E.ON pulls out of Orkney Pelamis marine energy project
The German power giant E.ON is pulling out of a marine energy research project in Orkney.
E.ON had been working with Pelamis Wave Energy, based in Edinburgh, to test one of the company's wave energy converters at the European Marine Energy Centre.
E.ON has blamed the decision on delays in the development of wave energy technology.
It said it will now focus its efforts on wind, biomass and solar energy instead.
A spokeswoman told BBC Scotland the company still believed marine energy could provide commercial opportunities in the future.
She said: "Delays in wave technology progress and a focus in E.ON on other more mature renewable technologies have been part of the decision to reduce our level of effort in the marine area.
"Having successfully built up a leading position in the marine energy area, we will continue to monitor technologies and work towards being prepared when marine energy is more mature and we are in the right position to move forward."
Pelamis Wave Power said the decision by E.ON would not affect its plans to begin generating electricity on a commercial scale.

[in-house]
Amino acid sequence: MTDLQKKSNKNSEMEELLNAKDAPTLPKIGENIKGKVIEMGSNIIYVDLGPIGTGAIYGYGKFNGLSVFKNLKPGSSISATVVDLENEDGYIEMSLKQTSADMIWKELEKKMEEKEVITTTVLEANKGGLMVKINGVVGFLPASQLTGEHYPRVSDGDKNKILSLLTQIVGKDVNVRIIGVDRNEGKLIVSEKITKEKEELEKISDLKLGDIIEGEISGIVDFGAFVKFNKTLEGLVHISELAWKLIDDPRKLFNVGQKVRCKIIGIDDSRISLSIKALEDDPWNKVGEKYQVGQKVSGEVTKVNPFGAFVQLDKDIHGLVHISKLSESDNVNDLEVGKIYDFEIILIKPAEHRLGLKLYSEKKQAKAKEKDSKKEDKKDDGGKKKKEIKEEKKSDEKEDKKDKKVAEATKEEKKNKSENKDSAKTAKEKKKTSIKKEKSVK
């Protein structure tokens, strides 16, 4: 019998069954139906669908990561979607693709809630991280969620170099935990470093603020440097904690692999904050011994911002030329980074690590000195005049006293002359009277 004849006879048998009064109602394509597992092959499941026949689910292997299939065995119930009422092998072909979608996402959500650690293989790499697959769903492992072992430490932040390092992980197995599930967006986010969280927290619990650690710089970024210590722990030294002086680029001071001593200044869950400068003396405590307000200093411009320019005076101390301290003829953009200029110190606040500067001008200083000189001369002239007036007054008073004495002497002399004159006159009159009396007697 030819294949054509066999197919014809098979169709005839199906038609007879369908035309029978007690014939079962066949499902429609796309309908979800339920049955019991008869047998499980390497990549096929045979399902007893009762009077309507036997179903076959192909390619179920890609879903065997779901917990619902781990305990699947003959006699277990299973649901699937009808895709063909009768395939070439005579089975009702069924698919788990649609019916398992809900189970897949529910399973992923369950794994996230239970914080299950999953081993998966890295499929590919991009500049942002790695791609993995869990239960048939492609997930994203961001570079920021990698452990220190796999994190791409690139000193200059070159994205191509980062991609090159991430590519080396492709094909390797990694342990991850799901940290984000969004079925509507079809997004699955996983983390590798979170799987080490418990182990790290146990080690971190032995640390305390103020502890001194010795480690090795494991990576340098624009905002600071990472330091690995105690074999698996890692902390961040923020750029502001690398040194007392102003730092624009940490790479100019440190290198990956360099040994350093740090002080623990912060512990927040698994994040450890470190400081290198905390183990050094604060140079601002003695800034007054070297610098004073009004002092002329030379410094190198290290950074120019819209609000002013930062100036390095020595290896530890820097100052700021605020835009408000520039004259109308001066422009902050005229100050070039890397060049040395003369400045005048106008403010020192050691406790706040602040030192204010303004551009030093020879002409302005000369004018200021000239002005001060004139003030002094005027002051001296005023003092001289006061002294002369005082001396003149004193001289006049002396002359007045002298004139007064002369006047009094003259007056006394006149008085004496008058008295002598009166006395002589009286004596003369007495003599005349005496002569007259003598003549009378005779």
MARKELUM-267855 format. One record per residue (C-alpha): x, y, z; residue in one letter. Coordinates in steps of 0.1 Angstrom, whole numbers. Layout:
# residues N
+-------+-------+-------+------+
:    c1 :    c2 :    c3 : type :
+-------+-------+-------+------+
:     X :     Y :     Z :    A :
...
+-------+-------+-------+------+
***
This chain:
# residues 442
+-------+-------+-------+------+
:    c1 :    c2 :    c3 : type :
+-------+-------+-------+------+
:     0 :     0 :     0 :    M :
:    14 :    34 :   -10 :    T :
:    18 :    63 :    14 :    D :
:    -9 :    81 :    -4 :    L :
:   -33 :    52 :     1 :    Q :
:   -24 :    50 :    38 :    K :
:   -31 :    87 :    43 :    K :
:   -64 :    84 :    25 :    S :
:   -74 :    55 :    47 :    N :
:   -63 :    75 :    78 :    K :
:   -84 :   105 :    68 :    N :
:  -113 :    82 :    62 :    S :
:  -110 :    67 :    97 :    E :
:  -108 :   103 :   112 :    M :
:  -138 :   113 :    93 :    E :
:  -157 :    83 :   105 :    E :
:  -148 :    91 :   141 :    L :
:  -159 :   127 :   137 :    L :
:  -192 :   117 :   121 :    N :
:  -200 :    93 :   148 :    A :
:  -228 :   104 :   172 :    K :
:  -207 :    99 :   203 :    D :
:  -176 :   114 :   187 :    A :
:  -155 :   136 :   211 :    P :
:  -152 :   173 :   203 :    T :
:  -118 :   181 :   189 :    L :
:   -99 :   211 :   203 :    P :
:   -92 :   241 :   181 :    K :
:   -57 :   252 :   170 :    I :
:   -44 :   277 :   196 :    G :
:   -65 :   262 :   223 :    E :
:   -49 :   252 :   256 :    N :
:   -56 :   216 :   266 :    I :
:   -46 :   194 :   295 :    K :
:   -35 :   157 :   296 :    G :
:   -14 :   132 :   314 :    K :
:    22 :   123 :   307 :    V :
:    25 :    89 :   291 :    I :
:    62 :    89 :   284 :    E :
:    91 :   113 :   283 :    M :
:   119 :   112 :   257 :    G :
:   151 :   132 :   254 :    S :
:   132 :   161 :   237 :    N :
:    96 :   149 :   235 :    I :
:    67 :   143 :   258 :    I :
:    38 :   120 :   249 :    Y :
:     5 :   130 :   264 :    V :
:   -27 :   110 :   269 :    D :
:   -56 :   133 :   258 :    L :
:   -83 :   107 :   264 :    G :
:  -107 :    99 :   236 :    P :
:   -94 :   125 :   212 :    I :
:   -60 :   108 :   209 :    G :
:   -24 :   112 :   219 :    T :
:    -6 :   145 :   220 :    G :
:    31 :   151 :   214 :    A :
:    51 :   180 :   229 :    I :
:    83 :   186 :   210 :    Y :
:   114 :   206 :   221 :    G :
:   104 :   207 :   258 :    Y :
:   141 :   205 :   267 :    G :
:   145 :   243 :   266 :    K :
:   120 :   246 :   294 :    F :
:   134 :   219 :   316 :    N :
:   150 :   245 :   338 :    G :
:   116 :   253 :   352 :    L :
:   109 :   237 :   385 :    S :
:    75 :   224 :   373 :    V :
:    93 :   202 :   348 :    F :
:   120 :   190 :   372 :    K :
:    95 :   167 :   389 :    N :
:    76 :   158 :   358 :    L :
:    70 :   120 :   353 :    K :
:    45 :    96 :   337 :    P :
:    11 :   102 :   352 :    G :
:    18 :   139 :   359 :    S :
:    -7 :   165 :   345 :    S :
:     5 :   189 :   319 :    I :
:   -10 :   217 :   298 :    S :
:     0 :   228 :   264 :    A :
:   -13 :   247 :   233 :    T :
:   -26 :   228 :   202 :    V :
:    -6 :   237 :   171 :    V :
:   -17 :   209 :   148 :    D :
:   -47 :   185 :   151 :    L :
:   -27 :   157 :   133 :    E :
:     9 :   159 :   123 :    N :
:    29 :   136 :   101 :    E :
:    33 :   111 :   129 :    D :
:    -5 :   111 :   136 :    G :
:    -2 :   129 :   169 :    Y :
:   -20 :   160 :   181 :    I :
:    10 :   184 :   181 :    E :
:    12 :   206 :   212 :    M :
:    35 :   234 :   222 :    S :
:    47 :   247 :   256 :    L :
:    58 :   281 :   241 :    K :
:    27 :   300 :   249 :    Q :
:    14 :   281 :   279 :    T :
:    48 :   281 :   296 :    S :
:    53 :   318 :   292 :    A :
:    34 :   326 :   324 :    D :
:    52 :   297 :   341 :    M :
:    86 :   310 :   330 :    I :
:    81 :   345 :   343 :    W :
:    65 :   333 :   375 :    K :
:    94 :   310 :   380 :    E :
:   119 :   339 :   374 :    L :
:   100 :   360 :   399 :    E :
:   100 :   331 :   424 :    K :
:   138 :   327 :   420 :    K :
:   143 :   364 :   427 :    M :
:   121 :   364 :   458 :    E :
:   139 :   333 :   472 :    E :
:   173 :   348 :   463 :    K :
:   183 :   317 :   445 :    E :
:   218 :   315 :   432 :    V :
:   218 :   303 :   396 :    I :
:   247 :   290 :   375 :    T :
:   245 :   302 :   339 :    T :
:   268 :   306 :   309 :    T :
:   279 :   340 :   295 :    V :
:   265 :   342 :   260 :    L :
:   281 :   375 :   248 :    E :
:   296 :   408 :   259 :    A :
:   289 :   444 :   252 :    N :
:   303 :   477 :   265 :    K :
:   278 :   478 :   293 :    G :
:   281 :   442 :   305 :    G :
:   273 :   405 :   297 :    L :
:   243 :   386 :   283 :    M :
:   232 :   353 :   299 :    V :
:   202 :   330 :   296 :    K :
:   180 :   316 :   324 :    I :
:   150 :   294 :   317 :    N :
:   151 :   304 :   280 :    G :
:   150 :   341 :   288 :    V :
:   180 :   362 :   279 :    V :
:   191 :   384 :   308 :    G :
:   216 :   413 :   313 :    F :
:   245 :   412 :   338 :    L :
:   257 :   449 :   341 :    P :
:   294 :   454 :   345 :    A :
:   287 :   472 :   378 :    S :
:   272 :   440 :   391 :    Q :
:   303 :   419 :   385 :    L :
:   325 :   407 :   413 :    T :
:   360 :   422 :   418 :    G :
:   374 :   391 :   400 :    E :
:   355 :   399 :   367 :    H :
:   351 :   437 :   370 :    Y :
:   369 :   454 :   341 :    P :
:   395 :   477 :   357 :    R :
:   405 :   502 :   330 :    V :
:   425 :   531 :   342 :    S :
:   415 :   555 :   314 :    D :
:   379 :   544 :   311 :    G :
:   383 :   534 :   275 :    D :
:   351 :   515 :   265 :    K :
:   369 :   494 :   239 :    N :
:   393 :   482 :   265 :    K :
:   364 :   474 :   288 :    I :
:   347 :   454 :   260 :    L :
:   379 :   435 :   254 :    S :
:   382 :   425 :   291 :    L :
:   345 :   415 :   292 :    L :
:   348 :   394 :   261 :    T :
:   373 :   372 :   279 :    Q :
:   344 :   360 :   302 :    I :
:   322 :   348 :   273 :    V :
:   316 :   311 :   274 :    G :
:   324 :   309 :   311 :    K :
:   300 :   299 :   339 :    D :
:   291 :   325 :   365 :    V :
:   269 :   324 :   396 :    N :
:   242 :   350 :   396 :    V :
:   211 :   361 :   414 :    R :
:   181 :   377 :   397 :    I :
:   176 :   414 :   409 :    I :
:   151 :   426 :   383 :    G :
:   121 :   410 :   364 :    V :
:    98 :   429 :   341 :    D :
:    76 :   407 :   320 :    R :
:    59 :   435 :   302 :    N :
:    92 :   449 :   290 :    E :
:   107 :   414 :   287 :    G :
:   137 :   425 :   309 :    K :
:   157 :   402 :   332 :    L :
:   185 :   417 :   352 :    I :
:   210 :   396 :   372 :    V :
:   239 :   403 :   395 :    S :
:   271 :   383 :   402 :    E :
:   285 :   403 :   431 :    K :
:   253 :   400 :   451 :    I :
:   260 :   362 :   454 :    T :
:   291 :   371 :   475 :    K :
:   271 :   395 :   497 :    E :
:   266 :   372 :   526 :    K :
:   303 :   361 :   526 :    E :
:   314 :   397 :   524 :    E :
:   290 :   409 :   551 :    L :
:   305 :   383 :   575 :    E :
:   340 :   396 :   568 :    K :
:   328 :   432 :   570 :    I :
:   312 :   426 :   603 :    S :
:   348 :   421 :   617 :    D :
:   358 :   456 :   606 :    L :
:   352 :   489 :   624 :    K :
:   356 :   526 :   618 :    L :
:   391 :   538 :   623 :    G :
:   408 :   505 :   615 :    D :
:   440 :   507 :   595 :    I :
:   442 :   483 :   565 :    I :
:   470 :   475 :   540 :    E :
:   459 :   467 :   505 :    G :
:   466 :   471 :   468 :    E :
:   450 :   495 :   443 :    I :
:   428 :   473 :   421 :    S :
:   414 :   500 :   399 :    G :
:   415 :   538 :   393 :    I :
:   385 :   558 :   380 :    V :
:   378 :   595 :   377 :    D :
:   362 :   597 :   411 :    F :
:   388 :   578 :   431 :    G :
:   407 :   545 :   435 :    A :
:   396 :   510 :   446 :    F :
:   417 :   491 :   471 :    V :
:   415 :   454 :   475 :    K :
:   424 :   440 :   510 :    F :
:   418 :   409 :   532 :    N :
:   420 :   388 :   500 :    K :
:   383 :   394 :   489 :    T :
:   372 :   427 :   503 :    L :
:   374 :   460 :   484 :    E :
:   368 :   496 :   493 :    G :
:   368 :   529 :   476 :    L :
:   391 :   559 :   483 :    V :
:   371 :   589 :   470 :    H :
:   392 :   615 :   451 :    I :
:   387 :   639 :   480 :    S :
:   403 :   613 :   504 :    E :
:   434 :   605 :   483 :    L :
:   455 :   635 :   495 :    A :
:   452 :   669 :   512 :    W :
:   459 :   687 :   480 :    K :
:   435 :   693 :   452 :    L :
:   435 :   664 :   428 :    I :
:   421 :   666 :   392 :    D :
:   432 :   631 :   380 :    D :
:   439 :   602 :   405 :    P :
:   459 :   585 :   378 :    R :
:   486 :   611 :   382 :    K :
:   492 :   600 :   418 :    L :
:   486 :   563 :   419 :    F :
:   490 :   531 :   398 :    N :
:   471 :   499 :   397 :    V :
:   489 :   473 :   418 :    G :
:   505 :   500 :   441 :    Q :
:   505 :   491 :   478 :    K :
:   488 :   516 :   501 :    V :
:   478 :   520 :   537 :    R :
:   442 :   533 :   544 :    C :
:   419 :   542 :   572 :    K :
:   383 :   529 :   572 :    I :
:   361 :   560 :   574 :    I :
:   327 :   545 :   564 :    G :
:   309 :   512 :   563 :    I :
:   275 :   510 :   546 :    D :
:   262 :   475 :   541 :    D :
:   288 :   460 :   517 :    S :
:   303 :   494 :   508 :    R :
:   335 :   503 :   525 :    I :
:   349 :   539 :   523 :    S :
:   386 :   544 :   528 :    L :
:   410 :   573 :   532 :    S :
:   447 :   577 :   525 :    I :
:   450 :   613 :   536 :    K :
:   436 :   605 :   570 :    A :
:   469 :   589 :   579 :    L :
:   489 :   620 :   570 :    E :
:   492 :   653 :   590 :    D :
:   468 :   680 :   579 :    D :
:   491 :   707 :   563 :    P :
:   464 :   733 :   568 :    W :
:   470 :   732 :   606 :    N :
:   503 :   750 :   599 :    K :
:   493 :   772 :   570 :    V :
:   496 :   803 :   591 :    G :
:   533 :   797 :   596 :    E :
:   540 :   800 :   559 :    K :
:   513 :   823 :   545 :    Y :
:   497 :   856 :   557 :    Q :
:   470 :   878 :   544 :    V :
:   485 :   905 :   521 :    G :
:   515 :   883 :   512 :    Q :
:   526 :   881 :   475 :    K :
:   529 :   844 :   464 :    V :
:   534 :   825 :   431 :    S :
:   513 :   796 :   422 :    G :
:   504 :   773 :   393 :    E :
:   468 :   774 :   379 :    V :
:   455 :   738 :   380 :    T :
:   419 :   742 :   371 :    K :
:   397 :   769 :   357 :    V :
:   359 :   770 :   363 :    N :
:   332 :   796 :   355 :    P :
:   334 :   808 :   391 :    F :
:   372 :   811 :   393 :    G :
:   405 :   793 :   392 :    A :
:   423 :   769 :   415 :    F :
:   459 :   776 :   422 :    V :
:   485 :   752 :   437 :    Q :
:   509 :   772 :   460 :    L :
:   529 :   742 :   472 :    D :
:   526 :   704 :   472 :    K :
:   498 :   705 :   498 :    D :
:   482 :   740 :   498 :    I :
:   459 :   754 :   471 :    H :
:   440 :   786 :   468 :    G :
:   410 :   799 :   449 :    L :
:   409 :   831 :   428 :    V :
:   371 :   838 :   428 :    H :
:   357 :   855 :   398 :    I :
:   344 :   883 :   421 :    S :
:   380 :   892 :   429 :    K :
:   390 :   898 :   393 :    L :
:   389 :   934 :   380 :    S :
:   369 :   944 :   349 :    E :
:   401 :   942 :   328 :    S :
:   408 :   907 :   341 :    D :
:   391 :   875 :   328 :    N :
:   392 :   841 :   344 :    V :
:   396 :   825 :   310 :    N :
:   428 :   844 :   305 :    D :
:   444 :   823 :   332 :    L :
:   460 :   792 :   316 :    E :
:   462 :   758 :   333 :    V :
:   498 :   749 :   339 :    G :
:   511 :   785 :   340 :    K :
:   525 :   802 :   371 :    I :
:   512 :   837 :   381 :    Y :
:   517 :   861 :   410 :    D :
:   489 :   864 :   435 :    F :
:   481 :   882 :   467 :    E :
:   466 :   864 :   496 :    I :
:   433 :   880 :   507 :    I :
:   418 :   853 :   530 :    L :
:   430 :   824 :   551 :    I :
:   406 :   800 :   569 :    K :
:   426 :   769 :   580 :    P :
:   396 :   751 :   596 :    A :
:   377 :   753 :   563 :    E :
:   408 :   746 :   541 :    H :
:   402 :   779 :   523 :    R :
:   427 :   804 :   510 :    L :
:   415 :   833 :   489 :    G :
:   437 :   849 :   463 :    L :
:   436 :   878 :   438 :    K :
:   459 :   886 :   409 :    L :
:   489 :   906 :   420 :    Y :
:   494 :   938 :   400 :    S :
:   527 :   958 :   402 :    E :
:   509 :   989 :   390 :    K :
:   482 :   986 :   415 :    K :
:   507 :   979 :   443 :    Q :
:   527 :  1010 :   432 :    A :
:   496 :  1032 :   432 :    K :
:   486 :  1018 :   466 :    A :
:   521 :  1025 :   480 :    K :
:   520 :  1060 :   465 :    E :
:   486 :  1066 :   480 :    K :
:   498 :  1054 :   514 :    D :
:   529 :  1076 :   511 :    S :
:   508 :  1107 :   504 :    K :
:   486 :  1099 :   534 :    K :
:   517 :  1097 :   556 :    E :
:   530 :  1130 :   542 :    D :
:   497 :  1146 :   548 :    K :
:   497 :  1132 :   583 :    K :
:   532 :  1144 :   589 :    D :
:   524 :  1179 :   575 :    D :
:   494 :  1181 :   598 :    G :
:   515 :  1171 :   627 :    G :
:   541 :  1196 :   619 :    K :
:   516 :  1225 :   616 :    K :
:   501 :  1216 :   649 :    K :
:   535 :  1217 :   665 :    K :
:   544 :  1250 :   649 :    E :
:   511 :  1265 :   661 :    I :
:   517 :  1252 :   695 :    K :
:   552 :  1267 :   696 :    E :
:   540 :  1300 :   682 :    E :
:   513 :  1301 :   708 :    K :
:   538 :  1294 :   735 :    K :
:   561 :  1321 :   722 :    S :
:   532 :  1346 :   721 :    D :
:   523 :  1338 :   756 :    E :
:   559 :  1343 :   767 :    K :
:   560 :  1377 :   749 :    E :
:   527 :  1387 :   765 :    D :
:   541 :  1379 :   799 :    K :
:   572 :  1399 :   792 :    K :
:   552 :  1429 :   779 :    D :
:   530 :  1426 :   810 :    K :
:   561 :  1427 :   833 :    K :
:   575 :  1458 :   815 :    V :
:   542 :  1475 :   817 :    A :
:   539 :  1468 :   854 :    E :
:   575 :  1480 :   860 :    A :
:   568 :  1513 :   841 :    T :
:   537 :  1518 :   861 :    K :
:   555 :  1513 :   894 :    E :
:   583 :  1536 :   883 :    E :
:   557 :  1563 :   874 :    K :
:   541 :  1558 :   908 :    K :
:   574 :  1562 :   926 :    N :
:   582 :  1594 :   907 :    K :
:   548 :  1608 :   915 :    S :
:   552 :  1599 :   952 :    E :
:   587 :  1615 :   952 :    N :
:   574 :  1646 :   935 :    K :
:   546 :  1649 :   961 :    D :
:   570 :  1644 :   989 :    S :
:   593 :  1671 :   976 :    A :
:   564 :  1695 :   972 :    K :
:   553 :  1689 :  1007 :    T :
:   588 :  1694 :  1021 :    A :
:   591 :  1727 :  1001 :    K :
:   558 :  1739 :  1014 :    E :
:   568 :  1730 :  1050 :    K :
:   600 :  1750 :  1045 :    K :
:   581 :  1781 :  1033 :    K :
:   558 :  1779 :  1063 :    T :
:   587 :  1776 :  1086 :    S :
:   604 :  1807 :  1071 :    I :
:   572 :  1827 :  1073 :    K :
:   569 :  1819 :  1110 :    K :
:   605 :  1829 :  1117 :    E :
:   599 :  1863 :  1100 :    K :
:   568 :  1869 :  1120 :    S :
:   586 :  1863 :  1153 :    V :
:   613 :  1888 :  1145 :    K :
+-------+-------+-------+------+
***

The company will continue to work with Scottish Power Renewables on the development of its P2 wave energy device at the European Marine Energy Centre, known as EMEC, in Orkney.
The company said: "E.ON's decision at this stage does not in any way change our development trajectory.
"We will be continuing operation of the first P2 machine at EMEC over the coming months, alongside the Scottish Power Renewables-owned P2 unit.
"Together these have now delivered over 8,000 hours of grid connected operation in a broad range of conditions, including some 160 MWh of electricity generation.
"This experience in conjunction with the major development programme we are undertaking with the Energy Technologies Institute gives us a unique and solid platform from which to deliver the first commercial Pelamis machines over the next couple of years."